Asymmetric Information: Nobel prize winning economist, George Akerlof, received his Nobel in 2001 for formalizing the concept of the “lemons” problem. The lemons problem is a result of asymmetric information. Asymmetric information is a situation in which one party in a transaction has more or superior information compared to another. With regards to blogs, this situation is one of adverse selection - deceptive behavior that takes advantage of information asymmetries before a transaction. Akerlof explained adverse selection using the case of used cars. The seller of the car knows more about the history of the car than the buyer. The seller will happily take the price of a good quality car for a lemon but will not accept the price of a lemon for a good quality car. If the buyer on the other hand believes there is some positive probability that the car might be a lemon, they will not want to pay the price of good used car at all. As a result, fewer good cars are sold on the used car market, and a distrust of the entire market develops. Read more. In other words, when someone reads a blog, they don’t always know about the qualifications of the author. Anyone can fire up a blog at a moment’s notice without any need for experience or knowledge. If a person learns that the information is uncertain after they have read the blog, they may grow to distrust all blogs as a result. The amount of time they invest into reading blogs will be reduced by the suspicion that the information may be frivolous, untrue, or incomplete. As a result of this problem, you will begin to see more ratings systems and listings develop to help sort the good quality information from the vast sea of frivolities. In consideration of this issue, I am honored that you have read this far!

Demand and Supply: Much of the conversation above alludes to this topic of supply and demand. My colleague, Dr. Whitehead, and his co-author, Aaron Schiff, are making one of the first attempts of which I am aware to actually estimate the supply and demand for blogs. Their focus is more on the economics blog writers, who, like myself, tend to write for self promotion, or, as I would prefer to put it, “the dissemination of knowledge in our area of expertise.” The major problem, of course, in this market is the determination of a “price”. The demand for such information would likely yield a low price for many of us. And as they show in their research, the concentration of the market is very low with no real entry barriers. The supply of small business blogs would more likely depend on the costs mentioned above for the provision of information concerning products and services and the demand for such information by consumers, employees, and advertisers.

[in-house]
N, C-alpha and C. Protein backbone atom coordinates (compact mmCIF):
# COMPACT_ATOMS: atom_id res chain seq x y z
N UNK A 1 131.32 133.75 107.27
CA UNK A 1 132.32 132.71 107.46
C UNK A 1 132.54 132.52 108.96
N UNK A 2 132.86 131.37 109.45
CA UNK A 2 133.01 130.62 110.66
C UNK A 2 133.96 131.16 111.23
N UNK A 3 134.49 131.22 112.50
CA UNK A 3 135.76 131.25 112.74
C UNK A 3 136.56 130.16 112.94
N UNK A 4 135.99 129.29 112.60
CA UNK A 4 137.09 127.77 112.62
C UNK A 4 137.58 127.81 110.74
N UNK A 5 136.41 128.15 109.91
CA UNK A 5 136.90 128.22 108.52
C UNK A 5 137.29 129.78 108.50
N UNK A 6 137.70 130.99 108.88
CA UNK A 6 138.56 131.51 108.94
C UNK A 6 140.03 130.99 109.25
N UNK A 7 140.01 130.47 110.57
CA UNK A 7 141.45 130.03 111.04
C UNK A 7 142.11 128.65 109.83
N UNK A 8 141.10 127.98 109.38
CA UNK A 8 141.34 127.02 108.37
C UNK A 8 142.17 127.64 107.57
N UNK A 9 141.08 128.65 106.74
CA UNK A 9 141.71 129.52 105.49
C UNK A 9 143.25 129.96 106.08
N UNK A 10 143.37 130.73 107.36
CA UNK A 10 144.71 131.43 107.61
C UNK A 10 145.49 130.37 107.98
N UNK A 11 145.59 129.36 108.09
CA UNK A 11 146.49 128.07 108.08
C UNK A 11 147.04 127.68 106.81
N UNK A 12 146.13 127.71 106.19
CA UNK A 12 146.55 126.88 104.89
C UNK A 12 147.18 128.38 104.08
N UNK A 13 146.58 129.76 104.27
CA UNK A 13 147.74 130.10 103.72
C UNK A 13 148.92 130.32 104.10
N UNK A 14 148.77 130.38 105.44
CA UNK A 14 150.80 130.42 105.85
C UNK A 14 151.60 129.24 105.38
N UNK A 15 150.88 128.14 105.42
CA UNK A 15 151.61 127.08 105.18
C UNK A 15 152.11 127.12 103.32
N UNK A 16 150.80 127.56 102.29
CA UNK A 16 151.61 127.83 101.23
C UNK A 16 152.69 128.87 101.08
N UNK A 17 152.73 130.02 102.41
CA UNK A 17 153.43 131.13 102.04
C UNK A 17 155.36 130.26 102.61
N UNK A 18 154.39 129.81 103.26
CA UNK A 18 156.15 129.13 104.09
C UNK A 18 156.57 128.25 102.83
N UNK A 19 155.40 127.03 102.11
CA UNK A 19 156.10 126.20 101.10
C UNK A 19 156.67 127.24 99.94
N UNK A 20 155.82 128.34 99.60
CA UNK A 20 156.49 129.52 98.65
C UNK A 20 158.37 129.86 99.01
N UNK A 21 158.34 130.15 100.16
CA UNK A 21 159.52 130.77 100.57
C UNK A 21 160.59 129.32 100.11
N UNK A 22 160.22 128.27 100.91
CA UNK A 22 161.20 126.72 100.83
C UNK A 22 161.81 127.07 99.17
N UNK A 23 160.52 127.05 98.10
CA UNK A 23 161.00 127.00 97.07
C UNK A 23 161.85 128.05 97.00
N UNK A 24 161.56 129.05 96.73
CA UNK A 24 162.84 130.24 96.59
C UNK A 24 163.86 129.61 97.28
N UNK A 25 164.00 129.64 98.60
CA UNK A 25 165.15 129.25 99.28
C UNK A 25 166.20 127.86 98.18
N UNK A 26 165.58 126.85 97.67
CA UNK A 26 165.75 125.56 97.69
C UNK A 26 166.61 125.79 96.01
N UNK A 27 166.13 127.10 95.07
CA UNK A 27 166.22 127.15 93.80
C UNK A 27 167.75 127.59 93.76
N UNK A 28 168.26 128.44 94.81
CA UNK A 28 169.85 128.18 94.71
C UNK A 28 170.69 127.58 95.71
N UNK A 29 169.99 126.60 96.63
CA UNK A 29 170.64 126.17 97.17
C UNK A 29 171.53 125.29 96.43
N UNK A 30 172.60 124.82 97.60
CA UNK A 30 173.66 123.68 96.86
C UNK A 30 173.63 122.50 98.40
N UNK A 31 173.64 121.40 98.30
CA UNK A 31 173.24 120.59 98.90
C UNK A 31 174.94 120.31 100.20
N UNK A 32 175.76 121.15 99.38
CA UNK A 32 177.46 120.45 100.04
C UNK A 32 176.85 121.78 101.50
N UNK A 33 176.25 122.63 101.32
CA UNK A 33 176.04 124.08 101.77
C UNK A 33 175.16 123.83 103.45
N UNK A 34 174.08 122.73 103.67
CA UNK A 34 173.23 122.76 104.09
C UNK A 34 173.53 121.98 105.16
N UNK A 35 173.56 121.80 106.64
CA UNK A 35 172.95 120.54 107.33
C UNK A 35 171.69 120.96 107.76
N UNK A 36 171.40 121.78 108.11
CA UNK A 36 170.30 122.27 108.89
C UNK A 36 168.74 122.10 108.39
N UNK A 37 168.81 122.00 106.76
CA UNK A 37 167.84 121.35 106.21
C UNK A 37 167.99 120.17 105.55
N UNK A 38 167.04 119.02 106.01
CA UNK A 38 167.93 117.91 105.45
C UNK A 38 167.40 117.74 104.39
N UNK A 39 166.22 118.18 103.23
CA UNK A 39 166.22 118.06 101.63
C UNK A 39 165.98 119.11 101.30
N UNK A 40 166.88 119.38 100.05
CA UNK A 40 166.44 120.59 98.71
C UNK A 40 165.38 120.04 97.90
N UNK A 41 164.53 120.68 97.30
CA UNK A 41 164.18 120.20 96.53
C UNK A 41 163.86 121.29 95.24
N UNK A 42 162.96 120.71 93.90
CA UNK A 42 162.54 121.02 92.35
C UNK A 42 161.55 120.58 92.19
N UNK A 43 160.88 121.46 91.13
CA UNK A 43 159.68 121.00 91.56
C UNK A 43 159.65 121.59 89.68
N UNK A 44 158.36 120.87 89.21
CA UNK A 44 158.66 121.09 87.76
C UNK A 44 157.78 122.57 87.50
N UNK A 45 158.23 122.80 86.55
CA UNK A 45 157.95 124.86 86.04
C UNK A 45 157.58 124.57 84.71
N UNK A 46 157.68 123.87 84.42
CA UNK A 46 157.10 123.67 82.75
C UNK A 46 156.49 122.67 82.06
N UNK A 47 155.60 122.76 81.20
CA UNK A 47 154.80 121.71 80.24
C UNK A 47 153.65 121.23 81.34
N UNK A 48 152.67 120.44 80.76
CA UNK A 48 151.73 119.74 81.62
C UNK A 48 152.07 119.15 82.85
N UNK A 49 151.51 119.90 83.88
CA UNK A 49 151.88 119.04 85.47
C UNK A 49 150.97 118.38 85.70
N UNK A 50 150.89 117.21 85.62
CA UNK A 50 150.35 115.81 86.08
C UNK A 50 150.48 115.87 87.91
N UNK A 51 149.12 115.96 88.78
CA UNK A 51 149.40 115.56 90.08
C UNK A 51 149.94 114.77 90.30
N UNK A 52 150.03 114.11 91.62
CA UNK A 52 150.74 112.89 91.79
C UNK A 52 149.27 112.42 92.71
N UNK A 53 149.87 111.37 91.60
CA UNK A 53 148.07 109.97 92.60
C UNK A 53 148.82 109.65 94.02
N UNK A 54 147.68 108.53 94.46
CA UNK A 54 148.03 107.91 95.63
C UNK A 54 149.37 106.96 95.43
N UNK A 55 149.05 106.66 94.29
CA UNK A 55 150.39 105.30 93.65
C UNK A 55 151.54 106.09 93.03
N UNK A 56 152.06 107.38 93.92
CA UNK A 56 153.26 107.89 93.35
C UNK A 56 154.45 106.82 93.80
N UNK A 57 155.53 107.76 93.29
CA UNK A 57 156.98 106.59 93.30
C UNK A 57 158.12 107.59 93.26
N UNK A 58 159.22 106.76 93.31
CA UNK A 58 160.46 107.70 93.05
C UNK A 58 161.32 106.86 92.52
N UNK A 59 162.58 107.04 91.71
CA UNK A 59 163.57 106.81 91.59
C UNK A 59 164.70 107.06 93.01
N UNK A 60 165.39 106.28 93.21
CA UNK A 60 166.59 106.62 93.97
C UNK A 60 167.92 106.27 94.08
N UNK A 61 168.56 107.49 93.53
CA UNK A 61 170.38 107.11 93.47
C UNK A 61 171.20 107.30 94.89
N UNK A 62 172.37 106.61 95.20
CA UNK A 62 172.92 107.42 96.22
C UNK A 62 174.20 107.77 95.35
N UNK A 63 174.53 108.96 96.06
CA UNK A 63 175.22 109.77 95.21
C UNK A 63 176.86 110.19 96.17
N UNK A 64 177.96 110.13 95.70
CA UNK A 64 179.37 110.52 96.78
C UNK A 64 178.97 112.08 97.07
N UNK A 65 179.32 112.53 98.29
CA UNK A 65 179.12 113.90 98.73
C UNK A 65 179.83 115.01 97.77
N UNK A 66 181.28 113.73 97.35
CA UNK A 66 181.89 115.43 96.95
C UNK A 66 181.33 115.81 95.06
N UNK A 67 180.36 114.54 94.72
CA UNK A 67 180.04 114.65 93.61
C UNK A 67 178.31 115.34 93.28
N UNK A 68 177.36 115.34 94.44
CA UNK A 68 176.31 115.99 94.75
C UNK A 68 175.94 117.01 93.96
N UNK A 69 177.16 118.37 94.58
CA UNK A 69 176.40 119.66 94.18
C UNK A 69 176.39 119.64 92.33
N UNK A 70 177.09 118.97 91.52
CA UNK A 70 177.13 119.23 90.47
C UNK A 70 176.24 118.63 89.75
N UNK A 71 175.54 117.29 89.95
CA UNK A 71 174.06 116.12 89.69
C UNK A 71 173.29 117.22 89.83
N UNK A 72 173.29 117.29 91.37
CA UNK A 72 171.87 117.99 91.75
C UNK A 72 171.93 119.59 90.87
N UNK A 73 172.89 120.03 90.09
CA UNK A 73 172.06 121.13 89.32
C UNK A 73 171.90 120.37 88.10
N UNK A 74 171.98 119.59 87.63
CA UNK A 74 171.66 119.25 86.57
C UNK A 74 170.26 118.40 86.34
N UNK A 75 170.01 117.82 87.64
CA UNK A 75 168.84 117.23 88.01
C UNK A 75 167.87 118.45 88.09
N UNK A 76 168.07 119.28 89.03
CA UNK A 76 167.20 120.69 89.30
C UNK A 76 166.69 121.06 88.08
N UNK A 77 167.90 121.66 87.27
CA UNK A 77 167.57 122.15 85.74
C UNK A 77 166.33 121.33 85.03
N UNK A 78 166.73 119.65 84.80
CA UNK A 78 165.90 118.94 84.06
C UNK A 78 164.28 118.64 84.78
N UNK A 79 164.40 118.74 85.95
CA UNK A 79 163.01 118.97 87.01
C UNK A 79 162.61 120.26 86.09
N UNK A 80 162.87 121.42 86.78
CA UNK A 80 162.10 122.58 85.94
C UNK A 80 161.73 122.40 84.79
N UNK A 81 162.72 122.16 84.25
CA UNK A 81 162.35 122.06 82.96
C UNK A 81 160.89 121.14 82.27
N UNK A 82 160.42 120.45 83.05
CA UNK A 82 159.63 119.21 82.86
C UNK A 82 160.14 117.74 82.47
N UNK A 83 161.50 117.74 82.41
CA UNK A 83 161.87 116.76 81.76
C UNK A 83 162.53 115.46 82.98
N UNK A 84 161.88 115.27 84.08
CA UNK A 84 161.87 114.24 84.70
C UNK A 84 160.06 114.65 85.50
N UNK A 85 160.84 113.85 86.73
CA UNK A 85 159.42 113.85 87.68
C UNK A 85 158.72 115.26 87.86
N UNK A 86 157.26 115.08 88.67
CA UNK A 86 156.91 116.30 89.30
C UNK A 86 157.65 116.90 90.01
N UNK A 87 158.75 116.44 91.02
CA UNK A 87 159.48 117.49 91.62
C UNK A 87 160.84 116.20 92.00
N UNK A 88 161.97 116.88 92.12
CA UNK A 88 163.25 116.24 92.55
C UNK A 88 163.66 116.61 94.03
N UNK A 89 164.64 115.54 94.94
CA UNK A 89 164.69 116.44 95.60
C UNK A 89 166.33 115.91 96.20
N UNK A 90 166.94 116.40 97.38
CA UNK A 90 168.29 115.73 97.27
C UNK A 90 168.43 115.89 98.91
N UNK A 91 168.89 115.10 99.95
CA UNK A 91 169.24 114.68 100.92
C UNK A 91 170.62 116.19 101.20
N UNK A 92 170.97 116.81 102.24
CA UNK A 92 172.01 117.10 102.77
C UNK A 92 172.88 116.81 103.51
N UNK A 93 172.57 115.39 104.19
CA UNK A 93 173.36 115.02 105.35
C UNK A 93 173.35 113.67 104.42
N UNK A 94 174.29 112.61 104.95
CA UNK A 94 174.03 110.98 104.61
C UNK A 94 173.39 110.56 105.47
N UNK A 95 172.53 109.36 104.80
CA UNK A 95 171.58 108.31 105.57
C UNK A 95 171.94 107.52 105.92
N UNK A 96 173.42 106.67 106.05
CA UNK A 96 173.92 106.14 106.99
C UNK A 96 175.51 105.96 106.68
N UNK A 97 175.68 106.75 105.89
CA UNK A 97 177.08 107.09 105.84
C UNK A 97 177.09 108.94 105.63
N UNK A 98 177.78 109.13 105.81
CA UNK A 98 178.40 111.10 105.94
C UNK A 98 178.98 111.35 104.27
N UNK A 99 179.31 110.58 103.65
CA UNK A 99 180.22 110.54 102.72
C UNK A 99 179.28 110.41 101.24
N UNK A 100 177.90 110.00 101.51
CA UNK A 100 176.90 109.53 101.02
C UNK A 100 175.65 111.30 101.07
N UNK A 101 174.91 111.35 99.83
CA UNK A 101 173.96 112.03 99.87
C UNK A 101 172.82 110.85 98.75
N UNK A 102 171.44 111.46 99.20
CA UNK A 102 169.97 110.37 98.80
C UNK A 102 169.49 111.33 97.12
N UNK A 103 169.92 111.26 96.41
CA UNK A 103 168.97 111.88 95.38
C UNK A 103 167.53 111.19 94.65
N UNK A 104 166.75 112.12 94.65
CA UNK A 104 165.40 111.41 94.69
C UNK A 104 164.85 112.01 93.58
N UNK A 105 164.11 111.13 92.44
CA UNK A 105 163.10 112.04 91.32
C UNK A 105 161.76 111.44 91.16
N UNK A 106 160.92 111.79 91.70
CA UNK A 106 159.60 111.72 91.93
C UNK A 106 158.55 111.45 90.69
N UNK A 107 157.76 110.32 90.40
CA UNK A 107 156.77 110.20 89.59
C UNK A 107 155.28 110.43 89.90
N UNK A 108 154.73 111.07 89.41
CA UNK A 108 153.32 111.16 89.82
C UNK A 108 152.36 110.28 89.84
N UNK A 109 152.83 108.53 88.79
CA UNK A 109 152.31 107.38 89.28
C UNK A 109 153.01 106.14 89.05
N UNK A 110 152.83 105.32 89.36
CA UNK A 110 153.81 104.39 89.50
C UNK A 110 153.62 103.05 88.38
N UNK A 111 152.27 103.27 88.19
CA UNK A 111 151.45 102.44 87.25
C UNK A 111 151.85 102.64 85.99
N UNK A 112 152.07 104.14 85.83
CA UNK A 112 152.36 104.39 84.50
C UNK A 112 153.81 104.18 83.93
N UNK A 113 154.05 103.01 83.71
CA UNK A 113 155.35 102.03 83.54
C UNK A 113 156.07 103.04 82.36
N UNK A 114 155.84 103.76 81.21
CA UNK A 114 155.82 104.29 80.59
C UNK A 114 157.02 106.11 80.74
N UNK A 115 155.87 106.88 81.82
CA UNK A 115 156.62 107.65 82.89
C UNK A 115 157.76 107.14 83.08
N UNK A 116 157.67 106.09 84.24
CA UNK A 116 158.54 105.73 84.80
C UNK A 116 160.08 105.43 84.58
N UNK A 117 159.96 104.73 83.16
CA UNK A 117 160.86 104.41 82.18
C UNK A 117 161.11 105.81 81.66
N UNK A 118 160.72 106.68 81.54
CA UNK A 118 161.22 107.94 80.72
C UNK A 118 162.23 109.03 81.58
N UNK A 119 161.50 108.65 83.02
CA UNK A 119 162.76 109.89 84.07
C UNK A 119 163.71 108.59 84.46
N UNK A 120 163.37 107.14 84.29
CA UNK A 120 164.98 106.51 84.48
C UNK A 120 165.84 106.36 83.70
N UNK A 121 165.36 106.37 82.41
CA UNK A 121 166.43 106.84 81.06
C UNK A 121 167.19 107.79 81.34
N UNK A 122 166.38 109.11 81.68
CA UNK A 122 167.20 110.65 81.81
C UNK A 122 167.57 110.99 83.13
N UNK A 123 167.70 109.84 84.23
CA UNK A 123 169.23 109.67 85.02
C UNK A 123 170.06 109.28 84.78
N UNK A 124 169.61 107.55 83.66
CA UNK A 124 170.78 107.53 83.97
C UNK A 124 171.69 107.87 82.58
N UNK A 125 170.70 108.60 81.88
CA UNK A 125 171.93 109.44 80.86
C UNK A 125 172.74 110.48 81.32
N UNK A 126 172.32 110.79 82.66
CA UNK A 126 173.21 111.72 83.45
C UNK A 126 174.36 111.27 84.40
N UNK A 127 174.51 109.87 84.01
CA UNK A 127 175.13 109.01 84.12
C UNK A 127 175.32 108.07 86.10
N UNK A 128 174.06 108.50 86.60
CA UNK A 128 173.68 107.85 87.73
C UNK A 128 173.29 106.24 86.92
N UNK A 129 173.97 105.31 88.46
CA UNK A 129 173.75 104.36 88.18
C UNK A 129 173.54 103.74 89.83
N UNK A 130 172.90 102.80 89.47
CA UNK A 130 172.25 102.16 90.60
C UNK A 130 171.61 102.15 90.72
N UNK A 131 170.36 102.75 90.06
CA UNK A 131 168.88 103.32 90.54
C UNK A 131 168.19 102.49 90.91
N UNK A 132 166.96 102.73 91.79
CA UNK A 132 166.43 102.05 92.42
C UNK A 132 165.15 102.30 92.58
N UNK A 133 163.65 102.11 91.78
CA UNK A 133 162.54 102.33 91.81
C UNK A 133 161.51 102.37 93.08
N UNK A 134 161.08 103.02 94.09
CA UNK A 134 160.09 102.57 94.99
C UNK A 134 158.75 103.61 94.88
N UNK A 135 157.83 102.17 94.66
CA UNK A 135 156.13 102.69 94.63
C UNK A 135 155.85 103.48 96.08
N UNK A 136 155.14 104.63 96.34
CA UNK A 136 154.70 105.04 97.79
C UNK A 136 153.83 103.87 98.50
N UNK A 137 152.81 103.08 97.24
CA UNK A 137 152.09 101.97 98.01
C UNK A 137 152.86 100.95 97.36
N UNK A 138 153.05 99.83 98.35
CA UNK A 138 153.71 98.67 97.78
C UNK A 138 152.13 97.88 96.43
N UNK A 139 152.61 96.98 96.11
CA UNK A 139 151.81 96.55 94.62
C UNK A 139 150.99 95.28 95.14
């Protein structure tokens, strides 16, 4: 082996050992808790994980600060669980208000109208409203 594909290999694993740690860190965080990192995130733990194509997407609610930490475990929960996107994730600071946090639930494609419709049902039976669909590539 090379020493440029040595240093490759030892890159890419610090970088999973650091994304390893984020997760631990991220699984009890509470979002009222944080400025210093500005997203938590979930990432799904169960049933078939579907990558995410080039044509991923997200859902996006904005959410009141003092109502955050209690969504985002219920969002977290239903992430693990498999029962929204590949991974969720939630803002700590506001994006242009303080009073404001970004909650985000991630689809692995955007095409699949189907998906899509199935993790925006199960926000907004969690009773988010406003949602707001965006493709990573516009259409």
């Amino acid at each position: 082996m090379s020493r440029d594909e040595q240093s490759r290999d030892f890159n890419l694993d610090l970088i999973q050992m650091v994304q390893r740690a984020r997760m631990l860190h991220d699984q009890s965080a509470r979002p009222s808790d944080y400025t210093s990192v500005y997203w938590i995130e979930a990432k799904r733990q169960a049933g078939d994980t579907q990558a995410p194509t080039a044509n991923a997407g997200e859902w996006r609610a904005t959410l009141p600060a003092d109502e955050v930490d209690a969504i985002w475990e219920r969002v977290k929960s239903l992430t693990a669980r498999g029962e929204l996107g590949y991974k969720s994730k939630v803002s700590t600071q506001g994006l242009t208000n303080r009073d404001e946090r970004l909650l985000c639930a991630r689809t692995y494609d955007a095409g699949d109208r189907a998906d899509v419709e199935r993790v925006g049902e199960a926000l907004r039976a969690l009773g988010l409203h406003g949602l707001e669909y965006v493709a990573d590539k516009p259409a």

Moral to the story

Blogs can be a very useful tool for promoting your small business and boosting your online sales. The provision of a blog is inexpensive in dollar terms, but the costs are not negligible when the value of your time is considered. These costs must be compared to the value of sales conversions from improved search engine results, direct promotion, information provision, and advertising revenue. Done properly, blogs could be profitable for selling online.

Bibliography and Additional Readings

Sifry’s Alerts, David Syfry,, September 2008

How to Blog Your Way to Small-Business Success, Matthew Bandyk, September 26, 2008,

All Technorati information comes from Technorati’s State of the Blogosphere 2008,

Blogging Is Bringing New Voices to the Online World: Most Bloggers Focus on Personal Experiences, Not Politics, 7/19/06,, What a Blog Can Do For Your Small Business, Darrell Zahorsky,

How to Use a Blog for Non-Diarists: A Blog Can Hellp Your Business Even if You Don’t “Blog”, Jennifer Kyrnin,

The Worldwide What? Only 41% of Small Business Owners Have Websites, Warrillow & Company, 2008,

Blogonomics, John Whitehead,, October 2008

Using Economies of Scale to Make the Sale